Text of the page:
Written and directed by Joanna Hogg
Screening at from 11th March
This movie is of interest almost as much for the way it was made, as
for the actual story it tells. It concerns a disparate, affluent family
who gather ostensibly to say farewell to their compassionate son Edward
(Tom Hiddleston) who is about to do voluntary work abroad for a year.
The film is set on Tresco in the Isles of Scilly, a windswept remote
location where autumnal weather means picnics and painting expeditions
are less than carefree, and the family are literally spending time with
each other in a spacious old house trying to have a good time, but tensions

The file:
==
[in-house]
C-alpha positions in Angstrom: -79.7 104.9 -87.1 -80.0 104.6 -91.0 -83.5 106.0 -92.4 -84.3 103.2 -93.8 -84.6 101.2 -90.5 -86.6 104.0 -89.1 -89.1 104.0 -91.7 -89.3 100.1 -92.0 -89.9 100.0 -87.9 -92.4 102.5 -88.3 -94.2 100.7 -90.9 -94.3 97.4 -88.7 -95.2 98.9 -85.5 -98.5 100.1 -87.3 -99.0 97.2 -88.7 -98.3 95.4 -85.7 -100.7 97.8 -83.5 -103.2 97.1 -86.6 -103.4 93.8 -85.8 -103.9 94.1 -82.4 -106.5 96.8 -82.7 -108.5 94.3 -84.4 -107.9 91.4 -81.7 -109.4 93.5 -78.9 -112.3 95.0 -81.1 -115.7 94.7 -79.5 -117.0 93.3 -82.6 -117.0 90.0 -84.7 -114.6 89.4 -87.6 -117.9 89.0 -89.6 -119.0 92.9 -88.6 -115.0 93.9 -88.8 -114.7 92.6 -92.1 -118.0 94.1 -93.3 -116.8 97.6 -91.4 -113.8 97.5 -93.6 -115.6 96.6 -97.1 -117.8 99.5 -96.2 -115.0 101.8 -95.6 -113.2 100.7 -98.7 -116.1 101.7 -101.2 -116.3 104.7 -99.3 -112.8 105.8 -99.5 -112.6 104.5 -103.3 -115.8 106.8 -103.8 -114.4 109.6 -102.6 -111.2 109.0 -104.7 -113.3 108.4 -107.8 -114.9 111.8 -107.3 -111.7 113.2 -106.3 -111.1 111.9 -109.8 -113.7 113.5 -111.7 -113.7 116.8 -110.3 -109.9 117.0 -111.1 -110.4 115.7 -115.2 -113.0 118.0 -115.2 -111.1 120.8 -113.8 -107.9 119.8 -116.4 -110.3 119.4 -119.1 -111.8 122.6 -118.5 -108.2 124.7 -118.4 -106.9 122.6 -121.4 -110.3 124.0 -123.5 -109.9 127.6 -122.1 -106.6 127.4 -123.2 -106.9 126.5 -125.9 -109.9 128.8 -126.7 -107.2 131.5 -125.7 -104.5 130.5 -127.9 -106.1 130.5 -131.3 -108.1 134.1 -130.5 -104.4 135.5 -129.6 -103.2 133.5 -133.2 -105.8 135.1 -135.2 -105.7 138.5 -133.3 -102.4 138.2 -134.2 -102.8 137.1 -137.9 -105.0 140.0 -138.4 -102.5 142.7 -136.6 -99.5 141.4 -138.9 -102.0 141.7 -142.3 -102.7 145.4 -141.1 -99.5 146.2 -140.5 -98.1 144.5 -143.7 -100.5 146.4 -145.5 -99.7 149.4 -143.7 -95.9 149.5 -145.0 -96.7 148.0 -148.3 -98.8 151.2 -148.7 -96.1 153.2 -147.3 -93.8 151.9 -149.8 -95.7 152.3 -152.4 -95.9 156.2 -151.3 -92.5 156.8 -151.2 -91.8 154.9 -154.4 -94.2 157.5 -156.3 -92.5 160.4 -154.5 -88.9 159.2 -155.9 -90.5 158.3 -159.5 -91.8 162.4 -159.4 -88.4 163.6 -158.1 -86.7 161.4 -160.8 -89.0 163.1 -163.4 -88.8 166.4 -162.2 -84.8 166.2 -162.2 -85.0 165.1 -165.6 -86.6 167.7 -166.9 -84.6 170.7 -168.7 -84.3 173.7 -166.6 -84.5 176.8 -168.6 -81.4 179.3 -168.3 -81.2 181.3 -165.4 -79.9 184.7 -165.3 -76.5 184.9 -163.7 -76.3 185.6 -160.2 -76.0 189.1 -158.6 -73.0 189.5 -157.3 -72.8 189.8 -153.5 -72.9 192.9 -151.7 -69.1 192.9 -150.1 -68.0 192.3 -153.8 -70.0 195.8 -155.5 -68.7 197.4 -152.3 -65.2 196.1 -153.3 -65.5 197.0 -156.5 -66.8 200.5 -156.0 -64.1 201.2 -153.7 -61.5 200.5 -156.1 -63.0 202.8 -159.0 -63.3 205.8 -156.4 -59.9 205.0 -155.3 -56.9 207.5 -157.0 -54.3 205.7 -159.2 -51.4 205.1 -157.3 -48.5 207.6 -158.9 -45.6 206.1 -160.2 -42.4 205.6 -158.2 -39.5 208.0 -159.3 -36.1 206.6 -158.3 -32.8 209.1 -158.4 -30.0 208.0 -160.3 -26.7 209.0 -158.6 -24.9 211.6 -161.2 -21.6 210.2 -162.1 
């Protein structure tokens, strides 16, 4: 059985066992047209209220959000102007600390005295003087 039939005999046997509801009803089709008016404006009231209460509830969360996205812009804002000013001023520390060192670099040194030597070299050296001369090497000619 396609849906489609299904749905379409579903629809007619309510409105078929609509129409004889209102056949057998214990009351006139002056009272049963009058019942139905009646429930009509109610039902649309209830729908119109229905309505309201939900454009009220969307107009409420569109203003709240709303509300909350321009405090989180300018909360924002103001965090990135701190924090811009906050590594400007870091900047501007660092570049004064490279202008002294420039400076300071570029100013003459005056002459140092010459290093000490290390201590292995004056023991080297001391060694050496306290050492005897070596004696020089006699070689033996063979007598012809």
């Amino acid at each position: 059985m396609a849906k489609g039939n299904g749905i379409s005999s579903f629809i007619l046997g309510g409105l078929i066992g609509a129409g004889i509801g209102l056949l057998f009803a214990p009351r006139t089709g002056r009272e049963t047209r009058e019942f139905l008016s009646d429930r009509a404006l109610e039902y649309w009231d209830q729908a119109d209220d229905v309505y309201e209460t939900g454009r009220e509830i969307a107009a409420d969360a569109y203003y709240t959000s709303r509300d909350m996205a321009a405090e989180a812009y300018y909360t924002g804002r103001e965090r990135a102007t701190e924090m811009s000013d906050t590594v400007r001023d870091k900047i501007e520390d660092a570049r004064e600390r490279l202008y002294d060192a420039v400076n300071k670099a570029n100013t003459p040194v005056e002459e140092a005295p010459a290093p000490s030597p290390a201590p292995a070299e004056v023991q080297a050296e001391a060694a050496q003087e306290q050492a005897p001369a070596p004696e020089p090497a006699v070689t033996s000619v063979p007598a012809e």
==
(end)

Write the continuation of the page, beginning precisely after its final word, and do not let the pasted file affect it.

come to the surface as differences of opinion arise and they are bound
by the niceties of middle-class.
Director Joanna Hogg won critical acclaim for her film-making with her
debut movie Unrelated, and she employs
similar techniques in Archipelago.
Actors are encouraged to improvise until the film runs out, and non-actors
were cast in specific roles (cook, artist) to great effect. The ensemble
cast lived in the house while the movie was made. Natural lighting is
used to good effect too: it always seems shady inside when its sunny outside,
which could be a metaphor for this movie. Attention to detail is superb,
from the portmeirion crockery, to the food: quails eggs, guineafowl, pheasant;
this movie is not recommended for vegetarians!
A well-observed portrayal of a strata of society who are often overlooked
in contemporary cinema, but as demonstrated here can go from tepid to
boiling point just like the lobster.